UK boosts climate effort by banning new gas vehicles by 2035
Britain announced Tuesday that it plans to ban the sale of new gas and diesel cars by 2035—five years earlier than its previous target—in a bid to speed up efforts to tackle climate change.
The announcement was timed to coincide with the launch of Britain's plans for the United Nations' climate summit, known as COP26, which is scheduled to be held in Glasgow in November.
But the U.K. government's commitment to reducing greenhouse gas emissions was questioned by the woman who was appointed by Prime Minister Boris Johnson to head the Glasgow climate summit—and then was fired last week.
Sacked conference president Claire O'Neill said Britain's efforts to fight climate change were "miles off track."
Britain has pledged to reduce its net greenhouse gas emissions to zero by 2050. But the government's advisory Committee on Climate Change has warned that the country's action to slash carbon dioxide and other gases that contribute to global warming is lagging far behind what is needed.
The U.K.'s new 2035 target for ending gas and diesel car sales is one of the world's more ambitious. Several countries, including France, plan to stop by 2040. Norway—one of the most aggressive early adopters of electric cars—has a goal, but not a requirement, to eliminate petrol and diesel cars, excluding hybrids, by 2025.
The U.K. says it will bring in a ban on fossil-fuel cars and vans even earlier than 2035 "if a faster transition is feasible." The ban will also include hybrid vehicles.
But environmental groups said Britain's goal was not ambitious enough.
Rebecca Newsom, head of politics at Greenpeace U.K., said "phasing out the internal combustion engine faster is an important piece of the puzzle."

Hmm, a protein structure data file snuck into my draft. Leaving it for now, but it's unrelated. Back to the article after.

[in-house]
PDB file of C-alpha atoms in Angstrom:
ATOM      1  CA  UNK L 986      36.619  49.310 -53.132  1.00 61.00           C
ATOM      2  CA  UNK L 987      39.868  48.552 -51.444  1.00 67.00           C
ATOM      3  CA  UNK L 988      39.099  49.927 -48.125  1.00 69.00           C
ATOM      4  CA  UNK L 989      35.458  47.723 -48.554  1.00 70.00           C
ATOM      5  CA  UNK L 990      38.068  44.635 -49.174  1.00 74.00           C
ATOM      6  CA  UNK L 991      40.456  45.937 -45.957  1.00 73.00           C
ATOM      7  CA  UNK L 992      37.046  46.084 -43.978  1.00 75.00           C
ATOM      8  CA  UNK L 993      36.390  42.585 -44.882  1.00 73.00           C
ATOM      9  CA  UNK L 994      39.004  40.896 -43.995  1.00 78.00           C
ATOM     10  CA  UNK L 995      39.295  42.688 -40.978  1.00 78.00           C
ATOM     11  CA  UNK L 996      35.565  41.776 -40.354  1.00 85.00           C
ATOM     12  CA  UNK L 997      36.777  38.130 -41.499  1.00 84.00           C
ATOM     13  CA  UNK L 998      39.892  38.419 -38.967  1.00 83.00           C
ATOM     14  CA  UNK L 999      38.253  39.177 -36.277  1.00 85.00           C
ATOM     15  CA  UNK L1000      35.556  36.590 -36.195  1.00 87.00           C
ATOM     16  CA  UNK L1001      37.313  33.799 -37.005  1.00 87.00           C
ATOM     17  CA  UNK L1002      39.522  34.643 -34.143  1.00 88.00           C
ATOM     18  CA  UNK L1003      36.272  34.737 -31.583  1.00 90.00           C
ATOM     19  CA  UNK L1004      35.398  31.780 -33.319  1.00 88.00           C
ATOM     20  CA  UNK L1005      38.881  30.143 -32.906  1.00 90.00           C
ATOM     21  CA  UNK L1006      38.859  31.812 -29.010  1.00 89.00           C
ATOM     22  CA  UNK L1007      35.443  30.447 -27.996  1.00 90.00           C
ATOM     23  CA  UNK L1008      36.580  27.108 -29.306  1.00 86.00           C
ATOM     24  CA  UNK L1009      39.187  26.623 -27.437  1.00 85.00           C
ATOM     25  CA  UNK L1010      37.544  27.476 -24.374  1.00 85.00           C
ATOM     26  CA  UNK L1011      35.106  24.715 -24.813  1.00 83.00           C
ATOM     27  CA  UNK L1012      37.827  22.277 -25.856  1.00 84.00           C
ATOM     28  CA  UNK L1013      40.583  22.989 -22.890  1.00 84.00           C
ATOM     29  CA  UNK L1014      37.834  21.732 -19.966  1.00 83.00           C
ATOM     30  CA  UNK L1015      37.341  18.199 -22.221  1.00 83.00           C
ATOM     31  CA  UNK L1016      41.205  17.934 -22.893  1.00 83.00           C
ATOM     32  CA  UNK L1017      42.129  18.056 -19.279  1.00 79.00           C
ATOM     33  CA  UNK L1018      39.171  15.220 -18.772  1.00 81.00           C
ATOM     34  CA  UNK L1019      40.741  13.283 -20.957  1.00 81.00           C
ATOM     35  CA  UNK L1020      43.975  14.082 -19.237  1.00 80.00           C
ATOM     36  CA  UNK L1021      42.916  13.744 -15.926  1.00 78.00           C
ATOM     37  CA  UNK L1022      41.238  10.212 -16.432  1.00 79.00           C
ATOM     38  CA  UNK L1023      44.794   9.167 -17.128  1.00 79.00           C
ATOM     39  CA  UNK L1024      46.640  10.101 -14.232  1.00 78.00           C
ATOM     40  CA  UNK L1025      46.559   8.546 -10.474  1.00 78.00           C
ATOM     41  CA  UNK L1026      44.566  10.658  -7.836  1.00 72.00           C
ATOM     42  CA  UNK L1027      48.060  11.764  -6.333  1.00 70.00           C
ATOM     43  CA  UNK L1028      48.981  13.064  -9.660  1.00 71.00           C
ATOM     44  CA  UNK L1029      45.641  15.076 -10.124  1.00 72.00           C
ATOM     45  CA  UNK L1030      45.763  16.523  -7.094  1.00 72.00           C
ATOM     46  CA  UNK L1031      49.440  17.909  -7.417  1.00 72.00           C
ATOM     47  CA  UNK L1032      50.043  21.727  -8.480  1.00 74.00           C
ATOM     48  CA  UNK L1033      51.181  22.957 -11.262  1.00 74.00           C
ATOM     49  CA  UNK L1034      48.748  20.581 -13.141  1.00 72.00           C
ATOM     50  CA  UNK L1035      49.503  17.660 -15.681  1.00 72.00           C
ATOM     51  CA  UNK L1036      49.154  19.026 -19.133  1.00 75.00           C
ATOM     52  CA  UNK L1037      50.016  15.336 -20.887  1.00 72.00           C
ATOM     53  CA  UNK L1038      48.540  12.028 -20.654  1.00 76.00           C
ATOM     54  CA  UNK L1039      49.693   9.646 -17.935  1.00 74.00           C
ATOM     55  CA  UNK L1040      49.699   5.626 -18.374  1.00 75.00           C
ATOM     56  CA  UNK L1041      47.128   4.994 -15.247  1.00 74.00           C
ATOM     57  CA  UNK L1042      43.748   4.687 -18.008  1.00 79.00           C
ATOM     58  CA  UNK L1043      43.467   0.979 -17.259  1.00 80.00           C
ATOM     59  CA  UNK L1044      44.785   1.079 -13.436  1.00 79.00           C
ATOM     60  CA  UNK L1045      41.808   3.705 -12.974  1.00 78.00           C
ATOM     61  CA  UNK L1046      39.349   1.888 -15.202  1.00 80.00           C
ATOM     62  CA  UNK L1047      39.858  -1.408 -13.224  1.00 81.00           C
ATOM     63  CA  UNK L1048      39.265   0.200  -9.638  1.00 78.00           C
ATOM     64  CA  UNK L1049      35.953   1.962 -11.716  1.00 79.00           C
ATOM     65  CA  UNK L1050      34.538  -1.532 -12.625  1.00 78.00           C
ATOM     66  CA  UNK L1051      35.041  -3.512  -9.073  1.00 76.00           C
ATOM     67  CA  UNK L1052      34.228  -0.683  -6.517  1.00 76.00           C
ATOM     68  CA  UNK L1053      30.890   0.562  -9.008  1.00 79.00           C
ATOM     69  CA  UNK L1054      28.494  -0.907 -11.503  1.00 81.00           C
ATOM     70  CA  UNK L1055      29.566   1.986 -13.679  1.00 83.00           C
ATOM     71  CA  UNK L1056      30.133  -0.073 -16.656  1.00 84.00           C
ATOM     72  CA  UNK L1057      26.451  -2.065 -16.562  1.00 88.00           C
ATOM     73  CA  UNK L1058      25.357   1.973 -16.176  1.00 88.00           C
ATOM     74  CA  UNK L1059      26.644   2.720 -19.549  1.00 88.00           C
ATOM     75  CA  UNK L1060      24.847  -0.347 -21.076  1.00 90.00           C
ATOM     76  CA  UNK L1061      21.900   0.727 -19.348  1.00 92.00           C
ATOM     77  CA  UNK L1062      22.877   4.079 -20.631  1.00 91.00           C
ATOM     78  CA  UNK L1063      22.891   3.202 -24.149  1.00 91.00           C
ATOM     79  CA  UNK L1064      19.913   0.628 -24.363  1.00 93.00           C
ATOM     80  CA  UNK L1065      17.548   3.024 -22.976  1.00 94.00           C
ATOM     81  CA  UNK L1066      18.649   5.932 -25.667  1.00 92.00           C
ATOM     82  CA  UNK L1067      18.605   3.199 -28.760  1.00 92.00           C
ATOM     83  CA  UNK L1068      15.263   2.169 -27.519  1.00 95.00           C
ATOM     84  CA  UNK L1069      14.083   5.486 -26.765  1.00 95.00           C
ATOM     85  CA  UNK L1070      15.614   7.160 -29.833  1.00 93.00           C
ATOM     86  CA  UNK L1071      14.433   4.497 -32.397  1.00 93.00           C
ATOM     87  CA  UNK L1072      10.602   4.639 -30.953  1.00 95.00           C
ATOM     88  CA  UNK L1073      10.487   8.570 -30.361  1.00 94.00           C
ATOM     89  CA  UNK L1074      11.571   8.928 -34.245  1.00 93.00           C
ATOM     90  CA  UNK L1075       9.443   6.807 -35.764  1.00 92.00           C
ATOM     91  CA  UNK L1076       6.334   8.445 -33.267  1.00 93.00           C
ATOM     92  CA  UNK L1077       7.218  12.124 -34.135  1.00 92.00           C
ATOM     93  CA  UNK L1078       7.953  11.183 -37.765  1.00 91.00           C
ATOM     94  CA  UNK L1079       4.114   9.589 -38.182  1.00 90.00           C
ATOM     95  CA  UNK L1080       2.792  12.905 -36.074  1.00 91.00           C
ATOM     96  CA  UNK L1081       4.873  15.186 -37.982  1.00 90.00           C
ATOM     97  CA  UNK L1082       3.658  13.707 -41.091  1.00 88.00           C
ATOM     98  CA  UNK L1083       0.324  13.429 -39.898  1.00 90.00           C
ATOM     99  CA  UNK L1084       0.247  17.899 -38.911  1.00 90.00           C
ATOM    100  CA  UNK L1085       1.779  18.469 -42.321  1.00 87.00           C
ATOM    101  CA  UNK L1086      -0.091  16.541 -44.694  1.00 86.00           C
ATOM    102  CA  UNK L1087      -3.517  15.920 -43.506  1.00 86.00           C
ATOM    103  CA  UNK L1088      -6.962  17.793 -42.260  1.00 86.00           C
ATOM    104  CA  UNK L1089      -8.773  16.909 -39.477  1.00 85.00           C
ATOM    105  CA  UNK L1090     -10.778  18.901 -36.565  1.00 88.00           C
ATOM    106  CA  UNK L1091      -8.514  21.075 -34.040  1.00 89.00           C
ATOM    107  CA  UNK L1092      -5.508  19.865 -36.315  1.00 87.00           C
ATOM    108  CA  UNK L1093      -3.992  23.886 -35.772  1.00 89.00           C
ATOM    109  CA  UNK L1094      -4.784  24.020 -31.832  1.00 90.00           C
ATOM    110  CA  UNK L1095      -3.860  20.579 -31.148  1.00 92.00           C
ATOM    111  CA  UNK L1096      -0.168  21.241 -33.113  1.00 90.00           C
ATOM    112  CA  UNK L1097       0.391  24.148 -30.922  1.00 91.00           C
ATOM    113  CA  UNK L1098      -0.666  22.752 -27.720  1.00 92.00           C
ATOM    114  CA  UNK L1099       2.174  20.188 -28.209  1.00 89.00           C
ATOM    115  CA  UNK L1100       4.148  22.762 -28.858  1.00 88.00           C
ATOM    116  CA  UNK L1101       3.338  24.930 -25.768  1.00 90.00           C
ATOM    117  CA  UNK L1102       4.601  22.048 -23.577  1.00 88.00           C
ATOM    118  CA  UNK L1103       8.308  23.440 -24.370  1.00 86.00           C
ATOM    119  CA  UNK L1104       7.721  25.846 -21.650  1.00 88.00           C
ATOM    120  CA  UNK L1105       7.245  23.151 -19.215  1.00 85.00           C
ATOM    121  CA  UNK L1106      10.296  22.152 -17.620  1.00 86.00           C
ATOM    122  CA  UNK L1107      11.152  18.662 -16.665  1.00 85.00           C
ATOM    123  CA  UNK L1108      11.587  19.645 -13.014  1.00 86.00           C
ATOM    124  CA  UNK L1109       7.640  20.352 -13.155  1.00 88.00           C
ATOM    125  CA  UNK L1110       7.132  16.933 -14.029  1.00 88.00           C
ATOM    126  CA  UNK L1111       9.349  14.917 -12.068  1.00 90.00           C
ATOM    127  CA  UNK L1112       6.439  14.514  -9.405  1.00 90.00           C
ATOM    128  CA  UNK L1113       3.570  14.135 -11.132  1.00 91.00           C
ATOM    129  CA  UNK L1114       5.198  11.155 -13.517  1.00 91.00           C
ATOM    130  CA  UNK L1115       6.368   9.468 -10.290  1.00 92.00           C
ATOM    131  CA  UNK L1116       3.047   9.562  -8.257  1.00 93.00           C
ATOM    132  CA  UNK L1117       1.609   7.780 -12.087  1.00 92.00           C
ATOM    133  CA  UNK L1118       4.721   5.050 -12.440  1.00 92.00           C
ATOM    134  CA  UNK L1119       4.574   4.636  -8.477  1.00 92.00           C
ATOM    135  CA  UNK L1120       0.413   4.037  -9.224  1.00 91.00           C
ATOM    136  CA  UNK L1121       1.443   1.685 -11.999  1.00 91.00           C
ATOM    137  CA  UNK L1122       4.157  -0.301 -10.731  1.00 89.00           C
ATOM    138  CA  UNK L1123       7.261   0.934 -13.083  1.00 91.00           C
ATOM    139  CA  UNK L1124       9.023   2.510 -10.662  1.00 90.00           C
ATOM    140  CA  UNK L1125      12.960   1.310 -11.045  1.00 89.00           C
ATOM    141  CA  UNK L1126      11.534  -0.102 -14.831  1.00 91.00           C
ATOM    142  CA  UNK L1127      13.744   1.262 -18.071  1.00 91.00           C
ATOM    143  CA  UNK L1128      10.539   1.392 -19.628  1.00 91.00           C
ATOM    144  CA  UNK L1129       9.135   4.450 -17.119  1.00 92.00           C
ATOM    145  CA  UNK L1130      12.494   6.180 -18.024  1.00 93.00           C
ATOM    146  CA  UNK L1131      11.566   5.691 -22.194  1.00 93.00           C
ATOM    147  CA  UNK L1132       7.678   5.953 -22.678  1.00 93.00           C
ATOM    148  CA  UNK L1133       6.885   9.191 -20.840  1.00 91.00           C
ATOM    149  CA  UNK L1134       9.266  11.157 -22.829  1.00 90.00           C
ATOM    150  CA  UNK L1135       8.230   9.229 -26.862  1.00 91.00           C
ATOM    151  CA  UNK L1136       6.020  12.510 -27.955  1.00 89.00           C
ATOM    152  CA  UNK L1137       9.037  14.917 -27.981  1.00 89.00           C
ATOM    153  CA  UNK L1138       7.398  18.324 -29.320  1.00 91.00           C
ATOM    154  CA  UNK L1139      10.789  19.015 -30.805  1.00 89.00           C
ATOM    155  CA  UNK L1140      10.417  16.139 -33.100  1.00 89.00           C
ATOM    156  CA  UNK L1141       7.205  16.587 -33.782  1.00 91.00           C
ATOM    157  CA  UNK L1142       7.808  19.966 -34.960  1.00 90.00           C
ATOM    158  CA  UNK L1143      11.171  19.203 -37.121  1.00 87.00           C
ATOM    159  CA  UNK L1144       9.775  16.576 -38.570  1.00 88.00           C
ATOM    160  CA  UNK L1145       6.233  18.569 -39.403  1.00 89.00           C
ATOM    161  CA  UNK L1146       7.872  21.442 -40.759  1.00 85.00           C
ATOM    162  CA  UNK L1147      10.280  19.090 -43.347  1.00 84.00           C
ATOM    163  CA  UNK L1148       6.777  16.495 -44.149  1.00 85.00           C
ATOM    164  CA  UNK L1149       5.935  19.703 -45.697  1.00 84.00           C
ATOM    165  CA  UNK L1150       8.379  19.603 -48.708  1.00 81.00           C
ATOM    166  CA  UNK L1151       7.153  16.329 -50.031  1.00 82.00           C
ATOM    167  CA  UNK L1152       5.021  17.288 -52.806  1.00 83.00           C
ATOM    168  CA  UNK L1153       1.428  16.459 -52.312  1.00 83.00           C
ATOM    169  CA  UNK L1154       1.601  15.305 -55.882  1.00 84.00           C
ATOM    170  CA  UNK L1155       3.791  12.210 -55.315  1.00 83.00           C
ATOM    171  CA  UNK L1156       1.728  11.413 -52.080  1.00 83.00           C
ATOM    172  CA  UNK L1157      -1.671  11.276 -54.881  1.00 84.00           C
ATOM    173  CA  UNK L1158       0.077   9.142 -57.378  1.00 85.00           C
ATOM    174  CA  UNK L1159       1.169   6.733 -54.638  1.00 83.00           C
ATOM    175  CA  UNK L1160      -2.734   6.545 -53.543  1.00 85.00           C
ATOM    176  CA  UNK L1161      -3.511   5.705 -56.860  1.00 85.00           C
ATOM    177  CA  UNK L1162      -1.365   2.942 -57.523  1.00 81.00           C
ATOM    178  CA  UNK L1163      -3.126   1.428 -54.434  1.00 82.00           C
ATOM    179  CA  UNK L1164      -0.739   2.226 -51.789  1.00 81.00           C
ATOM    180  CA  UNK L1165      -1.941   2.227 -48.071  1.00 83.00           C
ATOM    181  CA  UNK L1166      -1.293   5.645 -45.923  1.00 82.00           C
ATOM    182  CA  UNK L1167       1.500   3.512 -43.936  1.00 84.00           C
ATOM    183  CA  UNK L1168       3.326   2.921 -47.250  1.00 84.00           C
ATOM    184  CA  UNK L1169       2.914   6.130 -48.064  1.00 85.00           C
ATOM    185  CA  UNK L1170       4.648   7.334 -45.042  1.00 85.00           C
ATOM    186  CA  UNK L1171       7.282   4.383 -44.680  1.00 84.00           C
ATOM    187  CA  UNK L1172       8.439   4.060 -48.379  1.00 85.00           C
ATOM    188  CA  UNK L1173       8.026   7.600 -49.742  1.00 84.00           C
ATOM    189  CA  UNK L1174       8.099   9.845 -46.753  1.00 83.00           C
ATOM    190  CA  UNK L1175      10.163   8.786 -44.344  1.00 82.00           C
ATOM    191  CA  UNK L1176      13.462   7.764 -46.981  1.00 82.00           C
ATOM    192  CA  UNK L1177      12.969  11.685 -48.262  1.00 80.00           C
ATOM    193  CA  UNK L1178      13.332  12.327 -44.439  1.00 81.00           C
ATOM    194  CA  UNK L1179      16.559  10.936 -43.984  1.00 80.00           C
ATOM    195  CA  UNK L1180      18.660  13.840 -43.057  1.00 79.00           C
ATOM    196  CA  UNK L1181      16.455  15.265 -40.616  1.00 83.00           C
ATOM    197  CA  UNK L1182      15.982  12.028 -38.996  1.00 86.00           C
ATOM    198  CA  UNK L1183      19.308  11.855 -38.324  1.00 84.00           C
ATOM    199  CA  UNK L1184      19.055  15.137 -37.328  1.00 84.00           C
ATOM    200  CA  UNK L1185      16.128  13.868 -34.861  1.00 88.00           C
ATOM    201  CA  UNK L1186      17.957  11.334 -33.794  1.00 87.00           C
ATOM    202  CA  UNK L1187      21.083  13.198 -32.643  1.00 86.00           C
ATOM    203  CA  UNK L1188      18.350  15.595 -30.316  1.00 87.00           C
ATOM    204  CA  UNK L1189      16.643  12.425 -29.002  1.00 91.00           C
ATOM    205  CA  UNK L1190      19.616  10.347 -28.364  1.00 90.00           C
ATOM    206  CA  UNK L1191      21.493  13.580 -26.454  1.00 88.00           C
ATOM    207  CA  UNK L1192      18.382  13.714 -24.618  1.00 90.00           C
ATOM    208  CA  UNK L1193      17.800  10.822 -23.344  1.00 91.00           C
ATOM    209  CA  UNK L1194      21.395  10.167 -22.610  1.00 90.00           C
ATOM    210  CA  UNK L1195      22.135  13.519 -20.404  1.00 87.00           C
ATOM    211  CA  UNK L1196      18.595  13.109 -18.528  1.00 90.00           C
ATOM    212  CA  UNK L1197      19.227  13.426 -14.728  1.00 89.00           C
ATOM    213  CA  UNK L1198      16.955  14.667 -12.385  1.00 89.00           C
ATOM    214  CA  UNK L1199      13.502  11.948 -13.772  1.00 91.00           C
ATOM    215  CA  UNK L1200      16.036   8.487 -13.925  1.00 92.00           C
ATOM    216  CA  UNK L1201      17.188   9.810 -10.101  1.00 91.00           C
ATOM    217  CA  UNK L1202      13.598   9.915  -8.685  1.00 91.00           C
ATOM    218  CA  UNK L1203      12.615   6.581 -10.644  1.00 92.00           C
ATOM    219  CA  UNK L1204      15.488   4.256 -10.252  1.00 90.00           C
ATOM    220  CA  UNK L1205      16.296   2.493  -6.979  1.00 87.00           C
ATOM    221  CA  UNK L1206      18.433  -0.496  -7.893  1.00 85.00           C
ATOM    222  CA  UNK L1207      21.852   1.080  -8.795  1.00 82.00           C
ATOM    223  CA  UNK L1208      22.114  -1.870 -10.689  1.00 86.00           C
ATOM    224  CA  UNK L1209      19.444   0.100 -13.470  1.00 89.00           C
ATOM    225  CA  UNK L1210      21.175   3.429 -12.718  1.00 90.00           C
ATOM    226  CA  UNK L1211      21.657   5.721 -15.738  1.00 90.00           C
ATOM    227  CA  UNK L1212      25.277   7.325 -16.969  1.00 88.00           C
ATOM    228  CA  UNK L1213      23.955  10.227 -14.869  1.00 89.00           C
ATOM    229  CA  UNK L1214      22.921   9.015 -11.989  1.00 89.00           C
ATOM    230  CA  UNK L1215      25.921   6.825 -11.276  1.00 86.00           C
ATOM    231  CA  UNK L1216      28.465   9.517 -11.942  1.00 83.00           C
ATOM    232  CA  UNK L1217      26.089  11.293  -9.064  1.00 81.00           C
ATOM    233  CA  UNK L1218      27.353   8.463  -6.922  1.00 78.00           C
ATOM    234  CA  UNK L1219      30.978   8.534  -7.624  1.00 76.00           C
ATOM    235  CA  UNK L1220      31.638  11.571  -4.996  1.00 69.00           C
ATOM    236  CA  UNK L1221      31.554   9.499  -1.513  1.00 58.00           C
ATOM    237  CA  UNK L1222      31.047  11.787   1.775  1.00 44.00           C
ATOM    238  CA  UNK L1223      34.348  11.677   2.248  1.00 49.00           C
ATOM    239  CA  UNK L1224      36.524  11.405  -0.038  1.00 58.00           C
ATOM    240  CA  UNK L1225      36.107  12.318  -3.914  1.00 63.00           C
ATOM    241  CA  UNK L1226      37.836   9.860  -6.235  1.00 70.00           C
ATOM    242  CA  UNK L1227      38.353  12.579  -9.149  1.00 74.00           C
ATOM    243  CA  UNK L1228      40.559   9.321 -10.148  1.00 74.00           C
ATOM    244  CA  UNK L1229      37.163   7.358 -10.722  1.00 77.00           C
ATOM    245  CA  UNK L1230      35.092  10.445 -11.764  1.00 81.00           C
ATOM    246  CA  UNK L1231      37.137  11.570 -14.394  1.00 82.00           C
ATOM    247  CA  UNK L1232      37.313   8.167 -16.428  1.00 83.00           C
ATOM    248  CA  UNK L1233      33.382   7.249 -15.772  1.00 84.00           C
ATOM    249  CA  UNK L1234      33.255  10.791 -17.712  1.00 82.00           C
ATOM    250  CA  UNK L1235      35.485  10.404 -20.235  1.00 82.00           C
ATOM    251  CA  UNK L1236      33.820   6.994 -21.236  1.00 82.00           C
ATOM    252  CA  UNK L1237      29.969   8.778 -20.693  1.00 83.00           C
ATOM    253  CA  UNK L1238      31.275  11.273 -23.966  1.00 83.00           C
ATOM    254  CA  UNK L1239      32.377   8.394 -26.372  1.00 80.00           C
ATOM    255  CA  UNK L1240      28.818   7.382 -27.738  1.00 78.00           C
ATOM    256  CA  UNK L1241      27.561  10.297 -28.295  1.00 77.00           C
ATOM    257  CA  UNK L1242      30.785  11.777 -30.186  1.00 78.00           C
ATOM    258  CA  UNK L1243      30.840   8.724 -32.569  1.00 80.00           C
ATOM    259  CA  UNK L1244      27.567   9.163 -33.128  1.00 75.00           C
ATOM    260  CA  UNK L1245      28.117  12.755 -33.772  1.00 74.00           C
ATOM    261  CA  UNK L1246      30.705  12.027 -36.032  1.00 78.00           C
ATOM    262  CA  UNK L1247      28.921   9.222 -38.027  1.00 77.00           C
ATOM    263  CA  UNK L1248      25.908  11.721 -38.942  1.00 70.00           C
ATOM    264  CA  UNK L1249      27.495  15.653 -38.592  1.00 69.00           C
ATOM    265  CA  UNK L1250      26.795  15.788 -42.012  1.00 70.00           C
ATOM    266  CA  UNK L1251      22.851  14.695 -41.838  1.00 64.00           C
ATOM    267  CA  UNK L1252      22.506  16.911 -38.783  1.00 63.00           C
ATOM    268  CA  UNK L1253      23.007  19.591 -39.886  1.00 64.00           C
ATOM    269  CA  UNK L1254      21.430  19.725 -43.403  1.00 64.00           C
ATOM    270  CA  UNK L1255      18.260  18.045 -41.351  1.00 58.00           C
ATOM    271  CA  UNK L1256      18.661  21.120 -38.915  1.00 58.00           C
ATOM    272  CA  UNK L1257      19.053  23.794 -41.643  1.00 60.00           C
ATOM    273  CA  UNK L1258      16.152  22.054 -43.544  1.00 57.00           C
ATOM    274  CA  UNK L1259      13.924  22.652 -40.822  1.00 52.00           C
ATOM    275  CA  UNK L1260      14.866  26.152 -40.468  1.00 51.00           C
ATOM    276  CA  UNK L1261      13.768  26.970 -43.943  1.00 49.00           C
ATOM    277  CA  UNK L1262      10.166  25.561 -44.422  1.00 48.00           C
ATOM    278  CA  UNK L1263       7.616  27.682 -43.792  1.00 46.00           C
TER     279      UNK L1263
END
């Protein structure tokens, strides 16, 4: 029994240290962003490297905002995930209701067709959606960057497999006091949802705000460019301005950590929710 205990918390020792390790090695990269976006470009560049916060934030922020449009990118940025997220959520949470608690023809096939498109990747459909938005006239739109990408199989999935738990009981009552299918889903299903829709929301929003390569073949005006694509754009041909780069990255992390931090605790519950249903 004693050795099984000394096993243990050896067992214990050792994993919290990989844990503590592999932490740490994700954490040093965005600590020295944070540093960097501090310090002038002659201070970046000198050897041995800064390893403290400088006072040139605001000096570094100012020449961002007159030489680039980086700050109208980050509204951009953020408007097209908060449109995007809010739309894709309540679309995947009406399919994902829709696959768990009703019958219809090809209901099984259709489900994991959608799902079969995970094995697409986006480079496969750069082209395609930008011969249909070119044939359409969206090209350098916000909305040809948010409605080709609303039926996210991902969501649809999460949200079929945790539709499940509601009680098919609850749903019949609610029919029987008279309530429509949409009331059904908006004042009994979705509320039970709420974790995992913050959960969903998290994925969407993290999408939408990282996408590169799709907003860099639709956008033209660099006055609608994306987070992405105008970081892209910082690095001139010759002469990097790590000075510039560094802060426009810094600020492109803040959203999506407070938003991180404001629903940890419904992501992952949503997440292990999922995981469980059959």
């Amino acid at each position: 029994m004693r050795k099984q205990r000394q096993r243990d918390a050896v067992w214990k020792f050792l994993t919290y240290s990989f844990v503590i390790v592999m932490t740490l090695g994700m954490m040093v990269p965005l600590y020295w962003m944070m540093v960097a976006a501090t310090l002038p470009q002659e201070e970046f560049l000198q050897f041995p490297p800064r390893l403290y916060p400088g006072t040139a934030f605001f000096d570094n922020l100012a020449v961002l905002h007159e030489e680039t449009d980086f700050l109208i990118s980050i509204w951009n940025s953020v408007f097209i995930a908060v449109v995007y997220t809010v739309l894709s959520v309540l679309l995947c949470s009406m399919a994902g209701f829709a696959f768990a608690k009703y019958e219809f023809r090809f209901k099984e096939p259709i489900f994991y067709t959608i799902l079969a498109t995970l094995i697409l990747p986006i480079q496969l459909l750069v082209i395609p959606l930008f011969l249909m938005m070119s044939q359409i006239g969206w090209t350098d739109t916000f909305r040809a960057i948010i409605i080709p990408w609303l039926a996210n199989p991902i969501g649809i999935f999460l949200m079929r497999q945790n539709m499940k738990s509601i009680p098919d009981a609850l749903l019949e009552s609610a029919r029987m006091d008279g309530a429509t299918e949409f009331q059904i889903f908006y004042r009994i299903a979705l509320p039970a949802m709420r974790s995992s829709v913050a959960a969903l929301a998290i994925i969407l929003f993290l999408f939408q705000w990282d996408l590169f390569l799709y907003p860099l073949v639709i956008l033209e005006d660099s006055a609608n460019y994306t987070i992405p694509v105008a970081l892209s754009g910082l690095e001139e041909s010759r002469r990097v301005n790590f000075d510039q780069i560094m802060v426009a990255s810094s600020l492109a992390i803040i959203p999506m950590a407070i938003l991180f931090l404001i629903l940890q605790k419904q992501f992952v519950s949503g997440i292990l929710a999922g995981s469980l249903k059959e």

"However, pushing the date later than 2030 would vastly reduce the chances of meeting our climate targets, and the potential to deliver thousands of electric vehicle manufacturing jobs," she said.
The auto industry reacted coolly to the announcement. Mike Hawes, chief executive of the Society of Motor Manufacturers and Traders, said the automakers were already moving toward "a zero emissions future," and said the government had "moved the goalposts for consumers and industry."
Johnson kicked off a year of buildup to the climate conference Tuesday alongside naturalist David Attenborough and Italian Prime Minister Giuseppe Conte at London's Science Museum. Italy is hosting a preparatory meeting for the conference.
The British prime minister said the world had seen "a catastrophic period of global addiction to hydrocarbons that got totally out of control."
"We have to deal with our CO2 emissions. And that is why the U.K. is calling for us to get to net zero as soon as possible, for every country to announce credible targets to get there—that's what we want from Glasgow," Johnson said. "And that's why we have pledged here in the U.K. to deliver net zero by 2050."
Britain's tenure at the helm of COP26 is getting off to a rocky start. On Friday, Johnson sacked O'Neill, a former British government minister appointed last year to head up the event.
The Conservative government said it had decided that a current government minister should fill the role, but gave no reason for the change of heart. A replacement has not been announced.
O'Neill strongly criticized the prime minister in a letter published Tuesday in the Financial Times.
"When you asked me to be your COP President … you promised to 'lead from the front' and asked me what was needed: 'money, people, just tell us!'" she wrote. "Sadly, these promises and offers are not close to being met."
O'Neill said the Cabinet sub-committee on climate that Johnson promised to chair has not met even once.
"You had a vision for Brexit and you got Brexit done. As I write, we have less than 7,000 hours before the start of COP26, where we have a chance to set a new global vision for climate recovery and build a new consensus for global climate action. Please get this done too," O'Neill wrote.
The prime minister's spokesman, James Slack, declined to respond to O'Neill's criticisms.
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